Another strong quake hits Indonesia's Lombok, buildings collapse

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The 5.9-magnitude aftershock struck on Thursday, further weakening any buildings still standing in the wake of Sunday's 7.0 quake and a 6.4 tremor on July 29.

Indonesia's geological agency said the quake Thursday afternoon had a magnitude of 6.2 and was shallow, at a depth of 12 kilometres, centred in the northwest of the island. In December 2004, a magnitude-9.1 quake off Sumatra island triggered a tsunami that killed 230,000 people in a dozen countries. On Tuesday, the government estimated up to 20,000 people were still in need of assistance in northern Lombok, with around 80% of buildings destroyed.

He said they were also looking for people with untreated injuries.

An aerial view of the collapsed Jamiul Jamaah mosque where rescue workers and soldiers search for natural disaster victims in Pemenang, North Lombok, Indonesia on August 8, 2018.

Last week, 17 people were killed when a 6.4-magnitude natural disaster hit Lombok.

Many frightened villagers are staying under tents or tarpaulins dotted along roads or in parched rice fields.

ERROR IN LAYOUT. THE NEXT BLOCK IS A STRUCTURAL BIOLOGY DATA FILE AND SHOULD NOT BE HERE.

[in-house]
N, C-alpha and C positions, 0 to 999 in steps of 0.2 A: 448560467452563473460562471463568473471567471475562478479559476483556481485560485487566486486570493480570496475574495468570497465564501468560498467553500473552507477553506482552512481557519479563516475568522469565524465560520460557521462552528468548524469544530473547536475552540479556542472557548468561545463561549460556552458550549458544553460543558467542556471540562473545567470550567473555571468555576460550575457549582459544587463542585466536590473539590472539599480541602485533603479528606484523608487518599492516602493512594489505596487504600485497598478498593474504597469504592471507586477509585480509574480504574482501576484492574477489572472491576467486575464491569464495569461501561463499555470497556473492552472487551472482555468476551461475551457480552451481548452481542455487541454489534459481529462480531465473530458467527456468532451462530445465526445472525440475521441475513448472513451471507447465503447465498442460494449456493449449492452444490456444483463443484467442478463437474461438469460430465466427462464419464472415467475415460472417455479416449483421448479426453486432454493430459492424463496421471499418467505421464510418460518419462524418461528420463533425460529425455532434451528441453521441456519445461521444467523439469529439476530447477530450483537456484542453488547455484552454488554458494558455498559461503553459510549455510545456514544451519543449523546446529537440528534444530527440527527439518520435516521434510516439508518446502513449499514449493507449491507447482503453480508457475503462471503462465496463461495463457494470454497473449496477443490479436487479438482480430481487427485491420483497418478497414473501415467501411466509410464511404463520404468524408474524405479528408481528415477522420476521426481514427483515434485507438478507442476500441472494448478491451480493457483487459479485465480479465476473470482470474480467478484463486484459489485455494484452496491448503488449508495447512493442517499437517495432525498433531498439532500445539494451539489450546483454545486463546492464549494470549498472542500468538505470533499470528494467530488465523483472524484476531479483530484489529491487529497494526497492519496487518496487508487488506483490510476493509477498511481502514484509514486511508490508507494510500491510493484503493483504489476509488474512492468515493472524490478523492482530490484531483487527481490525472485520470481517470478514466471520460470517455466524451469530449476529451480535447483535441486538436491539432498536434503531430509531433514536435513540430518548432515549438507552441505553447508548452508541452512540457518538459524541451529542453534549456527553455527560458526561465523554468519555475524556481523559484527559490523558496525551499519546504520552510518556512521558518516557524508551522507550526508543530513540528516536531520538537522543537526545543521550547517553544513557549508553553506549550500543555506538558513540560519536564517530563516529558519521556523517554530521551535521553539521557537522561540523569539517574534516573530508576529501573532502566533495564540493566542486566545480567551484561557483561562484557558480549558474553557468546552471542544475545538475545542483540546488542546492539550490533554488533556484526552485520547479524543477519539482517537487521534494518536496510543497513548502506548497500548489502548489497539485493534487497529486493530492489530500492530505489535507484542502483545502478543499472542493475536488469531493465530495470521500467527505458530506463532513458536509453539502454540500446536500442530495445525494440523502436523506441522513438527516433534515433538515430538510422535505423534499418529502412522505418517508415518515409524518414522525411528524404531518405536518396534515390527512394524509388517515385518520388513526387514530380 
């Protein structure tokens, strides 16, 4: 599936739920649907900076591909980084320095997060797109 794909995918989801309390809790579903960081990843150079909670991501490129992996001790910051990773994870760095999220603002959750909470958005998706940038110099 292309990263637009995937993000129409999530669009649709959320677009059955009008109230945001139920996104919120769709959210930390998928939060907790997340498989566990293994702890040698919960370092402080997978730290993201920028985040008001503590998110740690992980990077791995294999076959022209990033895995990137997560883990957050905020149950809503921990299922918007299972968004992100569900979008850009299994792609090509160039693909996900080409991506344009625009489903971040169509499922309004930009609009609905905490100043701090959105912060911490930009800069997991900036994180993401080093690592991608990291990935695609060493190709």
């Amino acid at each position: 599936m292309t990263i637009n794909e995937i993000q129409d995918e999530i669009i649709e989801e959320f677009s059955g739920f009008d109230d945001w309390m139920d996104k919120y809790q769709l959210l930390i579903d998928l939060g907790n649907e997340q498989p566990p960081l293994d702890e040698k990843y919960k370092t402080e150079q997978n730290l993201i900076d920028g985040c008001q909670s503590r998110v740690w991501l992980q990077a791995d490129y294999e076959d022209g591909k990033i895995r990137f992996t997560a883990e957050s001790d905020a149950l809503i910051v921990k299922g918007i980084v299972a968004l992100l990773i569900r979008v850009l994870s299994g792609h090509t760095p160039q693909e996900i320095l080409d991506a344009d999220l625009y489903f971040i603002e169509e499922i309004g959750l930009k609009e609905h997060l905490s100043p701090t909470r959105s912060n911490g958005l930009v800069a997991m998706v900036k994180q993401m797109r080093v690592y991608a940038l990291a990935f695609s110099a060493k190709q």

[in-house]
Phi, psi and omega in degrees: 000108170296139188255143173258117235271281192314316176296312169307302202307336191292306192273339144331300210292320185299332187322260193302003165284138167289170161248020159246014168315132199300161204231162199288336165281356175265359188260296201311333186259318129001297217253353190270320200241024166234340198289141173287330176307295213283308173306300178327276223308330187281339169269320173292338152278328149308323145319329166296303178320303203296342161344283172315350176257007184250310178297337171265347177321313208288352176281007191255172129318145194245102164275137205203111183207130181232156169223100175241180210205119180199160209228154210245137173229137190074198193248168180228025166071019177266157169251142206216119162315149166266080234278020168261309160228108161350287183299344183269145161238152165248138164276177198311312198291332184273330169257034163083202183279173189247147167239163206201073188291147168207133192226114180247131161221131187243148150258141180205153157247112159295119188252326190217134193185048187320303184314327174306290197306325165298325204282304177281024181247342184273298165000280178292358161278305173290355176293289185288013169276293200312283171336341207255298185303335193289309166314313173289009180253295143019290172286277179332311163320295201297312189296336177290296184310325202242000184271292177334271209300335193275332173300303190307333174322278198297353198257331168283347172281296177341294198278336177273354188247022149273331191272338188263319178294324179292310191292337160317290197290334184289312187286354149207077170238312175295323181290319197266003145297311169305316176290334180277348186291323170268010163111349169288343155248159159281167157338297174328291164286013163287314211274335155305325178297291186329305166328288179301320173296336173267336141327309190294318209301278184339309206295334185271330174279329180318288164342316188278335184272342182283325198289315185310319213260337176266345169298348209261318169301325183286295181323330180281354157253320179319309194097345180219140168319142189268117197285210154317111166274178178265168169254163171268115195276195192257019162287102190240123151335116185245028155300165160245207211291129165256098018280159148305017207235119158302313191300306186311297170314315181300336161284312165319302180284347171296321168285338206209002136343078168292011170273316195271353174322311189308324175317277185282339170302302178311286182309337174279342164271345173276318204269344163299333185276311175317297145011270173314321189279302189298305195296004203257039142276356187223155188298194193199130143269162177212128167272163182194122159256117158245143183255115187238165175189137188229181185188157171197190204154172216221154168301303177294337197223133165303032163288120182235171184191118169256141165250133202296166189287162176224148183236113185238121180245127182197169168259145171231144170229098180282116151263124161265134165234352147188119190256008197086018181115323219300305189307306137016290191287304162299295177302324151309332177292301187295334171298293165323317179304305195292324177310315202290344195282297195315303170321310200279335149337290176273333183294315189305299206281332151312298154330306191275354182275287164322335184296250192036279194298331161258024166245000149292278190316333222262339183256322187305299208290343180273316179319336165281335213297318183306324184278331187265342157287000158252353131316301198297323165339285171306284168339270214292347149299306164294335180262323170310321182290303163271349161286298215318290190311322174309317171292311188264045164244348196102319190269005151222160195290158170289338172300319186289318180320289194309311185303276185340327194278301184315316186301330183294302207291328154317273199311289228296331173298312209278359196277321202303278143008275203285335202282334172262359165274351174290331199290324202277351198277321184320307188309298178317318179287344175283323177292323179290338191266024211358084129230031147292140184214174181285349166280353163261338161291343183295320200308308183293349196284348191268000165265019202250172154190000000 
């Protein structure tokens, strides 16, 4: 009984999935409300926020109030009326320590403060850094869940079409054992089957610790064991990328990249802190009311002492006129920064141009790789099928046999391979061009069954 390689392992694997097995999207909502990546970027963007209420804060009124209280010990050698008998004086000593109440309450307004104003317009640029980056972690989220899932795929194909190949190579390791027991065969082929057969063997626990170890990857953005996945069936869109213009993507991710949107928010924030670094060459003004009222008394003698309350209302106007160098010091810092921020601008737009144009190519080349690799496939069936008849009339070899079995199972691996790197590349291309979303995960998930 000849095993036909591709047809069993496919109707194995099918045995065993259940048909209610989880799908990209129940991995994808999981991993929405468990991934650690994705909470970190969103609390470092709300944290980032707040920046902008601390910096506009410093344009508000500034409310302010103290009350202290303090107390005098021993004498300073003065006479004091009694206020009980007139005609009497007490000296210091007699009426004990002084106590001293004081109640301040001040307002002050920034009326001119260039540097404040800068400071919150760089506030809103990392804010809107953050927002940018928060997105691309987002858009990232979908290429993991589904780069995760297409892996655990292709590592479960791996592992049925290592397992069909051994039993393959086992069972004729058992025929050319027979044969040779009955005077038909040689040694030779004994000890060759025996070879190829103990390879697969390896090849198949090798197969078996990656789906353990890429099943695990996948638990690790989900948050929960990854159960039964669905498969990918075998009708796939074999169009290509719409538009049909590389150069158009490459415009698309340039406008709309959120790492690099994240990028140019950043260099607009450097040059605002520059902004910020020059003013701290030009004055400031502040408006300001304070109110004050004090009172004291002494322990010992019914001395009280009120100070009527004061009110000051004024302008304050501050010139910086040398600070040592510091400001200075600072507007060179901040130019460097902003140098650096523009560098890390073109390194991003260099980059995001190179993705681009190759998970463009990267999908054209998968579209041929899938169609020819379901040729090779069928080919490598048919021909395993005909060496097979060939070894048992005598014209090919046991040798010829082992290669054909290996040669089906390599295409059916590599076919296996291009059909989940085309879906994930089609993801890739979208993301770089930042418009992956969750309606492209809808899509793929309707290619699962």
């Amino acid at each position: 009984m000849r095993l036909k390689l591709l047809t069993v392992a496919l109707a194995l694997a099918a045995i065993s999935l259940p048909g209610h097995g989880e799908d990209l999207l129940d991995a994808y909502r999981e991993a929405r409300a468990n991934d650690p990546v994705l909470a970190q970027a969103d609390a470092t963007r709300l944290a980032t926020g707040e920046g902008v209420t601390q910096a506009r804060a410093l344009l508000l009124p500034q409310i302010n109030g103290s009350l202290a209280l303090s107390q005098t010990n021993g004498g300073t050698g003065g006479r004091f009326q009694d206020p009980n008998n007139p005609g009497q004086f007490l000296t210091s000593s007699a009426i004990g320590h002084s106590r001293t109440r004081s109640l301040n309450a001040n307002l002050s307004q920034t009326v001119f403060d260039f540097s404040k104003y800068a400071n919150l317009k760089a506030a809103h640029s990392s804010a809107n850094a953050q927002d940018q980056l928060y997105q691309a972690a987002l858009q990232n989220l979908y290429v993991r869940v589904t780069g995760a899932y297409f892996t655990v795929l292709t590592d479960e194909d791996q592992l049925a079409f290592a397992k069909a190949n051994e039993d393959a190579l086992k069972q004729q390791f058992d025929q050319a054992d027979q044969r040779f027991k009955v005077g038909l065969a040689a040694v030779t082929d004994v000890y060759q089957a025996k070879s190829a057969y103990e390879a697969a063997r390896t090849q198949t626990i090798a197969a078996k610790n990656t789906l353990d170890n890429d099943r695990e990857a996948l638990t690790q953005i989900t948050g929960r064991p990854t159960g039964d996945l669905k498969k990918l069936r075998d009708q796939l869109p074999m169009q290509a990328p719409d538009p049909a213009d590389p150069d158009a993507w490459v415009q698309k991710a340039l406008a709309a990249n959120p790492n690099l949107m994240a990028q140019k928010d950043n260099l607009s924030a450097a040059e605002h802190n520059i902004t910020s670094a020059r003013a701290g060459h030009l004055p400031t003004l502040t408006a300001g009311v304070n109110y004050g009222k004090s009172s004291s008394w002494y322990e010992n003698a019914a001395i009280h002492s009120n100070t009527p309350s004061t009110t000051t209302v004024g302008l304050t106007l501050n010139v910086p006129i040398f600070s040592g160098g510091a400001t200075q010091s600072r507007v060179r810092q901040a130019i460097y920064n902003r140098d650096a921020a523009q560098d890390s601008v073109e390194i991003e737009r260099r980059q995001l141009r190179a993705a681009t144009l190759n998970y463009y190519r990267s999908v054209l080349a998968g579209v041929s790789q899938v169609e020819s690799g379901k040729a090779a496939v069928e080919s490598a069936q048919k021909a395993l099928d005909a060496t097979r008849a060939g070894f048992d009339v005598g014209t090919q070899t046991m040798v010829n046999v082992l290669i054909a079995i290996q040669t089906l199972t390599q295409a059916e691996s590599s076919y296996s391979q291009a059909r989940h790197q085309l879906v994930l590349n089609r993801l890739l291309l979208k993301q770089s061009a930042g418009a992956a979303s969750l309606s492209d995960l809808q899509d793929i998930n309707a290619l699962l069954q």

More than 120 people died in Kayangan as a result of the quake, according to the state-run Antara news agency.

Kepa Arrizabalaga and David de Gea of Spain warm up for a friendly with Switzerland in June. CREDIT Manuel Queimadelos Alonso  Getty Images
Kepa Arrizabalaga and David de Gea of Spain warm up for a friendly with Switzerland in June. CREDIT Manuel Queimadelos Alonso Getty Images

Some villages had "completely collapsed", said a Red Cross official in Lombok, Christopher Rassi.

'The building was cracked before, just after the quake last Sunday, but it still operates, sometimes open, sometimes not, ' a witness told local media.

"We still need long-term aid, even though we have already received help from various (regional) governments", national disaster agency spokesman Sutopo Purwo Nugroho said.

"I visited villages yesterday that were completely collapsed", he said.

Thousands of tourists have left Lombok since Sunday, fearing further earthquakes, some on extra flights provided by airlines and others on ferries to the neighbouring island of Bali.

"Falling rubble instantly paralyzed Mary Andoni from the waist down when Indonesia was shaken by one of its deadliest earthquakes in years".

Across much of the island, a popular tourist destination, once-bustling villages have been turned into virtual ghost towns.

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